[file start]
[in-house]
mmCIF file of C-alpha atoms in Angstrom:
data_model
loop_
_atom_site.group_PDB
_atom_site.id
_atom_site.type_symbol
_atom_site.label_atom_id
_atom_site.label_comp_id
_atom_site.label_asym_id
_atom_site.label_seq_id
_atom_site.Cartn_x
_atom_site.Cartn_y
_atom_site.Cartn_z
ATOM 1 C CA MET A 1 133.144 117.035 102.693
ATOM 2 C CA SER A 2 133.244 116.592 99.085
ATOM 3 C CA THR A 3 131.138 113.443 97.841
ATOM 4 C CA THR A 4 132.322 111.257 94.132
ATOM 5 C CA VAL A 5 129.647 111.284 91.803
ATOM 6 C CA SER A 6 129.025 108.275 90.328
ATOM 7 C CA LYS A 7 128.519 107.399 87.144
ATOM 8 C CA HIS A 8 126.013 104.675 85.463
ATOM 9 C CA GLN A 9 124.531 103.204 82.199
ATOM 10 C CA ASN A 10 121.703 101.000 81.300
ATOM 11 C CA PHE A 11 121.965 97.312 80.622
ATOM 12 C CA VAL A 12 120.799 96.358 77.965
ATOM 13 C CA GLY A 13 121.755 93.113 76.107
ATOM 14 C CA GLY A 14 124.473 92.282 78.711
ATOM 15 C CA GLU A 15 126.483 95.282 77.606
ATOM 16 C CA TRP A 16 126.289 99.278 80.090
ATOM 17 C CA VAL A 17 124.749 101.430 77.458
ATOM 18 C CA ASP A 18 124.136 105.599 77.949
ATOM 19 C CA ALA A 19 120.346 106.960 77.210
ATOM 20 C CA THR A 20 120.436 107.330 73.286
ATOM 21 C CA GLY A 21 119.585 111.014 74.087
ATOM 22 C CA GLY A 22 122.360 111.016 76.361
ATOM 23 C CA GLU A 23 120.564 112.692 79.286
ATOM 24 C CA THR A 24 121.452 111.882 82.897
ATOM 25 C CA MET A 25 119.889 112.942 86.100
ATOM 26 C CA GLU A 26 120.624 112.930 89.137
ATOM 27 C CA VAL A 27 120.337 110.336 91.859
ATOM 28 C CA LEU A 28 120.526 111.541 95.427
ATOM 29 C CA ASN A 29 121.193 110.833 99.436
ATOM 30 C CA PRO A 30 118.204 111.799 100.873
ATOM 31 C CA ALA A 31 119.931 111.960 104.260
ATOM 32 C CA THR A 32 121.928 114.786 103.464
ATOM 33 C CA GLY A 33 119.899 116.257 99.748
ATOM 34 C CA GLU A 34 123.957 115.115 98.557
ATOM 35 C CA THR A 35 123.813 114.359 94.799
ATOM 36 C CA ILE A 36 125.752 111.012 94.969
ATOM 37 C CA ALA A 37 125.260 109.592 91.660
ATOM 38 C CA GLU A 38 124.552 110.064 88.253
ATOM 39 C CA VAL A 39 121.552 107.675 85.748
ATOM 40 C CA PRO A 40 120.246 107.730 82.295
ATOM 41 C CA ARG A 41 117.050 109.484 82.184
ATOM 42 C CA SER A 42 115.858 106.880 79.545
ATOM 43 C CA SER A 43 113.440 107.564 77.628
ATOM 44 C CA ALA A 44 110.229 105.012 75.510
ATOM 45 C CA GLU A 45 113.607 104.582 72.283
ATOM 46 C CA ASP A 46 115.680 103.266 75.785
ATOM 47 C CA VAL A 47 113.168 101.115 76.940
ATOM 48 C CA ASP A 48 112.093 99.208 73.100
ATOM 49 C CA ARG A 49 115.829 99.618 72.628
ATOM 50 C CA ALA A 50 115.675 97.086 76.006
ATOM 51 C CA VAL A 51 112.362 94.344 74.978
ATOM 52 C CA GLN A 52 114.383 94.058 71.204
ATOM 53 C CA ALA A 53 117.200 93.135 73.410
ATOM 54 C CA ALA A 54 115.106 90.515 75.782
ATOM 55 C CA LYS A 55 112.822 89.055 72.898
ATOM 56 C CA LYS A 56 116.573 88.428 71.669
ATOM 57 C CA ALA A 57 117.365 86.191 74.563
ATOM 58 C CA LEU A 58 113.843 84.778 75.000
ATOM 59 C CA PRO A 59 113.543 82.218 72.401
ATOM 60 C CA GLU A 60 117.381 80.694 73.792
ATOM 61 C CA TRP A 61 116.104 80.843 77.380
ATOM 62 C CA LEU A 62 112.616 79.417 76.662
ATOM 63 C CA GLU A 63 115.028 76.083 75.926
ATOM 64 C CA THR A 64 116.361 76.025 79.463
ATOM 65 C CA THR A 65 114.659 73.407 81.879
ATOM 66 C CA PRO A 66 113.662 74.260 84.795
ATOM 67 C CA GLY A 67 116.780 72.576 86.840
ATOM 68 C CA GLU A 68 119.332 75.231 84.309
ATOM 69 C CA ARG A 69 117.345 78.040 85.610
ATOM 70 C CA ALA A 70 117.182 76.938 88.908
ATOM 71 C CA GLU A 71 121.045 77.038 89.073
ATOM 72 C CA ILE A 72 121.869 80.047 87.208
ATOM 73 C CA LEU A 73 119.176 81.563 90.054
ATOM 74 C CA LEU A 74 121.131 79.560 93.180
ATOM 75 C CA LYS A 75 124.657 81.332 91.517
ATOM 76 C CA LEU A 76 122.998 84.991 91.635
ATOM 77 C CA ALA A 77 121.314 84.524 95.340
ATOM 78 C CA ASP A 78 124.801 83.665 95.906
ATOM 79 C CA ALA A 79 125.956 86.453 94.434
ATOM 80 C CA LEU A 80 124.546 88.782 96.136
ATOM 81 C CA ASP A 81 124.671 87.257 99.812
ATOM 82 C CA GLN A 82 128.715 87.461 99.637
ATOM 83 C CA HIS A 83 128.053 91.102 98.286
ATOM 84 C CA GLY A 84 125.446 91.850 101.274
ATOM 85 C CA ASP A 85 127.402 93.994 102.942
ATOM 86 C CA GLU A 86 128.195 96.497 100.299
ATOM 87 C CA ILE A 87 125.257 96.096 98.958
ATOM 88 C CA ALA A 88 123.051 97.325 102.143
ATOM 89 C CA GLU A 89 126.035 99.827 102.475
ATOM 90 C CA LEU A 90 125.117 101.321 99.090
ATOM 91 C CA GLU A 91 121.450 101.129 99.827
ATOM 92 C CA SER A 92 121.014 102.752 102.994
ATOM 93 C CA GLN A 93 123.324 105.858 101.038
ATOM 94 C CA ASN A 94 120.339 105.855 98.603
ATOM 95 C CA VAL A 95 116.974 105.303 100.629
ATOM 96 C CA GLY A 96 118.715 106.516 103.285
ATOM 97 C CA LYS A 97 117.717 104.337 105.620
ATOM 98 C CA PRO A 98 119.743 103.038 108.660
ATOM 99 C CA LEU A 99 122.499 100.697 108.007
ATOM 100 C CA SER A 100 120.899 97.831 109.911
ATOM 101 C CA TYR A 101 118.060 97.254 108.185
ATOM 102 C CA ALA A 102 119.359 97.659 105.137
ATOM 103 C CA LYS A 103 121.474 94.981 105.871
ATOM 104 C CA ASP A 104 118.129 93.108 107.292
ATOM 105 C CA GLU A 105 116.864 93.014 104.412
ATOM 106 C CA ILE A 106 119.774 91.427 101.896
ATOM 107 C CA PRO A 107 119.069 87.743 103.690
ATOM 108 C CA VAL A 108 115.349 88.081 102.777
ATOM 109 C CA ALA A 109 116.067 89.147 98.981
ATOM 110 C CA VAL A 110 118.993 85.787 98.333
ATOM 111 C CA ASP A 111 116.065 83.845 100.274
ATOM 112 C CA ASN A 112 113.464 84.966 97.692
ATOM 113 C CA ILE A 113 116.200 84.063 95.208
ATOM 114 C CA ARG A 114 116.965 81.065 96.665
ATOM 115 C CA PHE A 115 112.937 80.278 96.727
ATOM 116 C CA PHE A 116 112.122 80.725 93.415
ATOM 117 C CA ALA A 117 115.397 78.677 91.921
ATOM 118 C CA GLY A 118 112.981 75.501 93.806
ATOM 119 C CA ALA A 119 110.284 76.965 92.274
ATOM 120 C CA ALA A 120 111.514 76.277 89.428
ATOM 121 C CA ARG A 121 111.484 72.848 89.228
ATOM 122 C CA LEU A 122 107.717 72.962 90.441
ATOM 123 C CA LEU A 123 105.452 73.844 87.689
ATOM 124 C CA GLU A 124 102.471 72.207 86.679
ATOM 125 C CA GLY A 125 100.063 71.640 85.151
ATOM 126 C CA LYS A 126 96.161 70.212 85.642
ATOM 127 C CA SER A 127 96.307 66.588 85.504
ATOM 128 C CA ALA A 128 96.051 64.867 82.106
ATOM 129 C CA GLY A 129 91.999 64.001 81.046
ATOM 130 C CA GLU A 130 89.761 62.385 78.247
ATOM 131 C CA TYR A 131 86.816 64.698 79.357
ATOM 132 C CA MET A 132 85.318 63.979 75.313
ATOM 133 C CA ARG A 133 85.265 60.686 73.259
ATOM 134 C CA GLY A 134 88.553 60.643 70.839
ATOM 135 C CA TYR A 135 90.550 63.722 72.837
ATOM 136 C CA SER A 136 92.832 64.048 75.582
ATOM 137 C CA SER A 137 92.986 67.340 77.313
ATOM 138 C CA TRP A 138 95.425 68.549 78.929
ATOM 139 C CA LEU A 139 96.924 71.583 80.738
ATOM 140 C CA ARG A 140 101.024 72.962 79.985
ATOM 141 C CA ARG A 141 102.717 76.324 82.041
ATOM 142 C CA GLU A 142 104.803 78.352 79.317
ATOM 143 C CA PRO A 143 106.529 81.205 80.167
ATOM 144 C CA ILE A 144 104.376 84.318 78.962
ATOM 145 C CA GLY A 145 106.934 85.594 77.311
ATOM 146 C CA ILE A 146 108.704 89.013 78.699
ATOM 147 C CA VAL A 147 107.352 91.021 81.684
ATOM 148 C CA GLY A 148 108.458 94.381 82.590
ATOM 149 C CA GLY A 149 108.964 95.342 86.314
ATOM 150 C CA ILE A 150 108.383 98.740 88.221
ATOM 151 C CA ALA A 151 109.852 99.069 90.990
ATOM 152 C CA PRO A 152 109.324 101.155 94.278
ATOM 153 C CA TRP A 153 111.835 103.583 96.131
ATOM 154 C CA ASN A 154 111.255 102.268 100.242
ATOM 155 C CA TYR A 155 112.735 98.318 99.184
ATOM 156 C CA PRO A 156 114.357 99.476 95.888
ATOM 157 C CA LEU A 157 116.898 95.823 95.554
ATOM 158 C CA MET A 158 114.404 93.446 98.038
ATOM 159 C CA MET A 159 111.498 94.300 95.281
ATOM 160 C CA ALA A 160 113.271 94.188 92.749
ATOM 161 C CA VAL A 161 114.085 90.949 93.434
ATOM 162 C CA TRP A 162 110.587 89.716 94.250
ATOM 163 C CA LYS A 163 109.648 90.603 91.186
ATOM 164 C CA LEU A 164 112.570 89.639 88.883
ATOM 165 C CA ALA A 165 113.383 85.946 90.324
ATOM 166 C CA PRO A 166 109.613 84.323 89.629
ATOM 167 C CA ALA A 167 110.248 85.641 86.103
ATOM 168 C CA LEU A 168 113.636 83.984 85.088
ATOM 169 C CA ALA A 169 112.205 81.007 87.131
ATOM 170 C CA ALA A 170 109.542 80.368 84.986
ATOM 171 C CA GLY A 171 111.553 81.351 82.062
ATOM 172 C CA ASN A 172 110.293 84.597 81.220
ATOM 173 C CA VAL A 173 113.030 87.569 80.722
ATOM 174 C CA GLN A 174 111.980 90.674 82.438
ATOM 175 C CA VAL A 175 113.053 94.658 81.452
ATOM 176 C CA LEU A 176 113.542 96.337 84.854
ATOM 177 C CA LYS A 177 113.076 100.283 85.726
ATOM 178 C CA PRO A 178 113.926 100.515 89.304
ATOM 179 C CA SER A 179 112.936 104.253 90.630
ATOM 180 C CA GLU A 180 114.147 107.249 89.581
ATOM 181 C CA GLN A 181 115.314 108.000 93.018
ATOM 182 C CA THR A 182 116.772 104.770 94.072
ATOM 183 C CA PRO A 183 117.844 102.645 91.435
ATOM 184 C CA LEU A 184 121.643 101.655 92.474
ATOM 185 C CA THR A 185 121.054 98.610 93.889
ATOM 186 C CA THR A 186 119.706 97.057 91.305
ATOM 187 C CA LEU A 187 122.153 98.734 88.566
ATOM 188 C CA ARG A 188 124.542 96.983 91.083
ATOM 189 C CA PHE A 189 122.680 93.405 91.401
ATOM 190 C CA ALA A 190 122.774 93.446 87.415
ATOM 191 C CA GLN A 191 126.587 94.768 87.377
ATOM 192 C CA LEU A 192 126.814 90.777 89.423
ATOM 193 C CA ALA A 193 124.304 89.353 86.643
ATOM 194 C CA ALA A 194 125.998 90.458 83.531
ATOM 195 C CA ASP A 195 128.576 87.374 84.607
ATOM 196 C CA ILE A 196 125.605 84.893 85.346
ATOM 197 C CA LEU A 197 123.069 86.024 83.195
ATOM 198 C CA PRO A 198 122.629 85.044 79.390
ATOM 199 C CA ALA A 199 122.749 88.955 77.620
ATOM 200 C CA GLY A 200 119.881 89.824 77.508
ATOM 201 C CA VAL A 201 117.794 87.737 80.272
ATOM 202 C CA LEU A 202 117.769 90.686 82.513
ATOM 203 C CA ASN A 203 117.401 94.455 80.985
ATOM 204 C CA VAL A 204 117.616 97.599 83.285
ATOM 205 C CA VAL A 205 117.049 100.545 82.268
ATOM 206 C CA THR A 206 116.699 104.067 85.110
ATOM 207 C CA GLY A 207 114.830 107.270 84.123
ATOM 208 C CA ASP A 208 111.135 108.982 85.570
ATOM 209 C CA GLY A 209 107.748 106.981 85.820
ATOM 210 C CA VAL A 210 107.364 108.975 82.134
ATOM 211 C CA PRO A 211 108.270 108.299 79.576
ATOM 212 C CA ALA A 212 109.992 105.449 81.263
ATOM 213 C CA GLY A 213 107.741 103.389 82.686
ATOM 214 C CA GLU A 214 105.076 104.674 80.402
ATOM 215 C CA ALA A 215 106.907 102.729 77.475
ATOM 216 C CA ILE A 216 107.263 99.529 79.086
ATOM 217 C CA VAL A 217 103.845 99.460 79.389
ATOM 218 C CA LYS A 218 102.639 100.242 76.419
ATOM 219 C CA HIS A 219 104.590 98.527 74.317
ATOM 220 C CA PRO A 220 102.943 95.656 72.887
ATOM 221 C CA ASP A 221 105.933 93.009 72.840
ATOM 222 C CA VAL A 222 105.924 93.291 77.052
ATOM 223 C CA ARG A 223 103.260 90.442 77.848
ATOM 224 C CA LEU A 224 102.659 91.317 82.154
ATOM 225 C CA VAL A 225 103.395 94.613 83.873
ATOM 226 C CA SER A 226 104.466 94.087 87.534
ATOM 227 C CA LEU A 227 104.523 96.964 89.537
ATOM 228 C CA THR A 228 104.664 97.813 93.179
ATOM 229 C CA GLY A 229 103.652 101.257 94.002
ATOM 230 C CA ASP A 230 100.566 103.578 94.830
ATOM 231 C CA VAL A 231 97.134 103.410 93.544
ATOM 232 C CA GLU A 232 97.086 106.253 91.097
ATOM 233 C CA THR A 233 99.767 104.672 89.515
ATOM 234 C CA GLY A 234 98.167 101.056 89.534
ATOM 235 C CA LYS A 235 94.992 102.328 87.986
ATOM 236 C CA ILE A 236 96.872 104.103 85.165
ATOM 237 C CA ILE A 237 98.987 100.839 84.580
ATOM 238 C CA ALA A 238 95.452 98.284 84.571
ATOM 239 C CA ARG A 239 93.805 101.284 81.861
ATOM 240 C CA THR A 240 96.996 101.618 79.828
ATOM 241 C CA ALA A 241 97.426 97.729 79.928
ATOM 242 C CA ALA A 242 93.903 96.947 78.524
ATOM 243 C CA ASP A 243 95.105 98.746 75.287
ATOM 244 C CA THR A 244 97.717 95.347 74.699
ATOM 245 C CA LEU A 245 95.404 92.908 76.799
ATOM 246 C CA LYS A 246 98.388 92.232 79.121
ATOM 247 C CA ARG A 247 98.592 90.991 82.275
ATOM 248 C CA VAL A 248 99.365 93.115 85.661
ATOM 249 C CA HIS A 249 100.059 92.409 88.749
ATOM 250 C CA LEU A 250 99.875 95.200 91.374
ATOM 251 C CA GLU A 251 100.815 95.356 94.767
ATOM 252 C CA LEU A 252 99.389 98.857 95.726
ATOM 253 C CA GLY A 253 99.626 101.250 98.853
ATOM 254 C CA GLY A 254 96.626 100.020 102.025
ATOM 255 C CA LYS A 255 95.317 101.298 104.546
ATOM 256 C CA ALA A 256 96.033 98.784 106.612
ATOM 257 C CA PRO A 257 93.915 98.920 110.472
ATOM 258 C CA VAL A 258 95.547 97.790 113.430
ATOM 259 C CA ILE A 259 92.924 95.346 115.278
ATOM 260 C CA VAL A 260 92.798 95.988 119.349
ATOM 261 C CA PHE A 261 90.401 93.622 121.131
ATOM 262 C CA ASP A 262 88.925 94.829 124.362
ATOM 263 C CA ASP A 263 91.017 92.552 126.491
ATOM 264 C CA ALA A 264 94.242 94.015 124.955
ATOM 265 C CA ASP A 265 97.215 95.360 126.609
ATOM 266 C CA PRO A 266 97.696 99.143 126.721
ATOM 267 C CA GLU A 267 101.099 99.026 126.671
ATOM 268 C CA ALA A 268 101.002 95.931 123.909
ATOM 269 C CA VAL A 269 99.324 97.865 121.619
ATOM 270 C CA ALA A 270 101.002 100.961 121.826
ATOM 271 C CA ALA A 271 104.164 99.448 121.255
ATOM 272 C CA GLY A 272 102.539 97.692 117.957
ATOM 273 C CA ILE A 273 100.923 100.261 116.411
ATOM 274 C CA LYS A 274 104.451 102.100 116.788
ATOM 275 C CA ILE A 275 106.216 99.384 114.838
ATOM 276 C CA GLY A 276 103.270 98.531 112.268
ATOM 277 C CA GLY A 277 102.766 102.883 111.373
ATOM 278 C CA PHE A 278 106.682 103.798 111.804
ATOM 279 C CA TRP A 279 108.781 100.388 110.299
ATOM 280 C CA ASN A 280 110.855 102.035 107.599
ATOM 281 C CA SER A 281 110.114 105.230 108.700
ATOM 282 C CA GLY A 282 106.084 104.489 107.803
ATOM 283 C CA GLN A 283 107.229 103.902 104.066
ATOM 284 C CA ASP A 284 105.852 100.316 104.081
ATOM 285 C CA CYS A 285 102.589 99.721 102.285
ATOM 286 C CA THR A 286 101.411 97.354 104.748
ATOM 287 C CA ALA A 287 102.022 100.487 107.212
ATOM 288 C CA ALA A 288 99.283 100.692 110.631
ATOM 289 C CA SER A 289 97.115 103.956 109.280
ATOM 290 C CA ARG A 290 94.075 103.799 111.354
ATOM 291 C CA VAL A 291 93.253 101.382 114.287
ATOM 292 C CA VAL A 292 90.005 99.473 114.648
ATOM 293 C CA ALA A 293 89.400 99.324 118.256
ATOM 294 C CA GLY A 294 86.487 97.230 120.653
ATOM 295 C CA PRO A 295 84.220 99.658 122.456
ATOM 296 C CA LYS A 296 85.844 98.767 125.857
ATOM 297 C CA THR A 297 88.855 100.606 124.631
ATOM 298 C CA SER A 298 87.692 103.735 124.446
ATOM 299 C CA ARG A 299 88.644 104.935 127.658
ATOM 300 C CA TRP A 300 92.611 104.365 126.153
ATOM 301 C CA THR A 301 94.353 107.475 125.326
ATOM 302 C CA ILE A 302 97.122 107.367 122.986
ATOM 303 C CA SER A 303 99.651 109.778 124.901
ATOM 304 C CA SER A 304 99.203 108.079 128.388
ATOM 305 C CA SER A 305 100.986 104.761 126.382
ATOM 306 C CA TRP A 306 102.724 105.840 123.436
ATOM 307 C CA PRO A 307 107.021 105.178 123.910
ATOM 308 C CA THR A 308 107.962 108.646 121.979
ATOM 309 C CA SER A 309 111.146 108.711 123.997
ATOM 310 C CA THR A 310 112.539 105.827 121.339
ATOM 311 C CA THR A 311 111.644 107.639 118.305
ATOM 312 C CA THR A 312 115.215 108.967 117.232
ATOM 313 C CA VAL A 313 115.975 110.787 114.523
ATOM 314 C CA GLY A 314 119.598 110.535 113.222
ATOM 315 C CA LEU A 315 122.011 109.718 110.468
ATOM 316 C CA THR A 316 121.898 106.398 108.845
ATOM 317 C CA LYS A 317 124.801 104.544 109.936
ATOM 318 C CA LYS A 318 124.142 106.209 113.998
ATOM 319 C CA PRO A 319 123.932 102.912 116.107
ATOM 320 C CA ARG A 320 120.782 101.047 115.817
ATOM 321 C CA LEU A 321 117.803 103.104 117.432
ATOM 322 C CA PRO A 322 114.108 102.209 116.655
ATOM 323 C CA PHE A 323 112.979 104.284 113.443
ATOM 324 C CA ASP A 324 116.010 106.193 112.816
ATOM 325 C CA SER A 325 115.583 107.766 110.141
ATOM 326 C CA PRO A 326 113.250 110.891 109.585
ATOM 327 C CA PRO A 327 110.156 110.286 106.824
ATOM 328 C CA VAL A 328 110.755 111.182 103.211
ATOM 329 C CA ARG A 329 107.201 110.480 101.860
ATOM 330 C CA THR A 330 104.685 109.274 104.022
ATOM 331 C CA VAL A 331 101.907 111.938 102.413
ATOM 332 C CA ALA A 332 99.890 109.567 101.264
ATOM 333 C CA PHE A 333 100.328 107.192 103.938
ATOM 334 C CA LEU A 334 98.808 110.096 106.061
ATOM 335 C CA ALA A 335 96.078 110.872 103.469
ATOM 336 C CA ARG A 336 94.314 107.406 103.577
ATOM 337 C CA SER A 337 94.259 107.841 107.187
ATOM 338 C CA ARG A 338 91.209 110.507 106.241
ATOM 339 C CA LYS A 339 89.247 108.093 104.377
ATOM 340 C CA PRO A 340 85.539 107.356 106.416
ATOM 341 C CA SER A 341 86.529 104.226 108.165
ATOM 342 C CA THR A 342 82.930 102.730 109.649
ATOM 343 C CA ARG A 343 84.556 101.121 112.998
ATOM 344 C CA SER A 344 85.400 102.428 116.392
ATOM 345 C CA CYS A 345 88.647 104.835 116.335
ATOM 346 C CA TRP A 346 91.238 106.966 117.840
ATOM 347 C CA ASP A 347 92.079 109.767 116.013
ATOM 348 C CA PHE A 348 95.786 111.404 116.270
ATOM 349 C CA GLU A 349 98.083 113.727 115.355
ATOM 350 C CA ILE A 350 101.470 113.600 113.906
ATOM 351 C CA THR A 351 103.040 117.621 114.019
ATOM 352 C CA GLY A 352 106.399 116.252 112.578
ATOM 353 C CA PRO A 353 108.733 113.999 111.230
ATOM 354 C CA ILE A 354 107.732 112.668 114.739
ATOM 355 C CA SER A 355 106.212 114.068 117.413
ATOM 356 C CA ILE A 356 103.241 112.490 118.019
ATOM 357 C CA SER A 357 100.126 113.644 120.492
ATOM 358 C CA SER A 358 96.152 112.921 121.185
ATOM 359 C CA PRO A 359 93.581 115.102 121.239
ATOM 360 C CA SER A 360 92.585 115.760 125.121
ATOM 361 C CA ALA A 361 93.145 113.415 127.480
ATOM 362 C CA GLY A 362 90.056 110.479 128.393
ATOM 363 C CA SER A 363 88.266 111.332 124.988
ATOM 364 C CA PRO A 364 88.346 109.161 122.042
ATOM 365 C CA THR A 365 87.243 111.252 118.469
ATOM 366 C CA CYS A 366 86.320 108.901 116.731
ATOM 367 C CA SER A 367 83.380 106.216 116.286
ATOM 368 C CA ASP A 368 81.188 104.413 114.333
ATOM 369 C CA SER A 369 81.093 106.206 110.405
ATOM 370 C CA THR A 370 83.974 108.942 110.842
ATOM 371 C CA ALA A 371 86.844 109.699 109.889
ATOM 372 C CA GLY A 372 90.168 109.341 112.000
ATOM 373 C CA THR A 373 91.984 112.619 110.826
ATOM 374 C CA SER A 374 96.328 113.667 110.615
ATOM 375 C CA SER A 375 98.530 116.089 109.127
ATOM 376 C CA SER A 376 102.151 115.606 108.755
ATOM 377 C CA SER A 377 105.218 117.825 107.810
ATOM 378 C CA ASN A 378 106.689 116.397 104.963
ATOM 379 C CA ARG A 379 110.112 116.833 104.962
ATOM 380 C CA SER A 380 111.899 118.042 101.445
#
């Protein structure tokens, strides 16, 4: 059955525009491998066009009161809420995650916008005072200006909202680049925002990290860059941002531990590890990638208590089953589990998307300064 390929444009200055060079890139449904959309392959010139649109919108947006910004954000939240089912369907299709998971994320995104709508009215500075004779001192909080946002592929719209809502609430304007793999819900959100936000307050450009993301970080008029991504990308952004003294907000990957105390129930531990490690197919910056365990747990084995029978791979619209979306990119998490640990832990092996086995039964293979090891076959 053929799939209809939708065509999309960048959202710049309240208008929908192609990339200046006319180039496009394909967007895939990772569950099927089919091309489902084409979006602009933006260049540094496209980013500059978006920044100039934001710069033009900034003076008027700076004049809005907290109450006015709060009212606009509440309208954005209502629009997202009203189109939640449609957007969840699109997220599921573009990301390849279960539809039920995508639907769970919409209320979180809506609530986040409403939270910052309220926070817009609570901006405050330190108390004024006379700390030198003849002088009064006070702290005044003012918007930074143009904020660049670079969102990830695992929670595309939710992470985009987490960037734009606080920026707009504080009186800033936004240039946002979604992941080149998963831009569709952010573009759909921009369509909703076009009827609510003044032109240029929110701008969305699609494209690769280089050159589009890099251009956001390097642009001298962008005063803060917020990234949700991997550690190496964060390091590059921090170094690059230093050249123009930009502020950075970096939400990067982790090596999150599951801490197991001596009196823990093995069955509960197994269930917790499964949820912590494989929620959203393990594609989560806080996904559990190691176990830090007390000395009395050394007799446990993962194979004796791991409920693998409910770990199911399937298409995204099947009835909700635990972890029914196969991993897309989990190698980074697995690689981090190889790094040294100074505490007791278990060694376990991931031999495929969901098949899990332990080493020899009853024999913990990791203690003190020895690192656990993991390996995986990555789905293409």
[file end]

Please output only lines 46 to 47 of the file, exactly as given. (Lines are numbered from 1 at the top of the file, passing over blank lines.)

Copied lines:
ATOM 32 C CA THR A 32 121.928 114.786 103.464
ATOM 33 C CA GLY A 33 119.899 116.257 99.748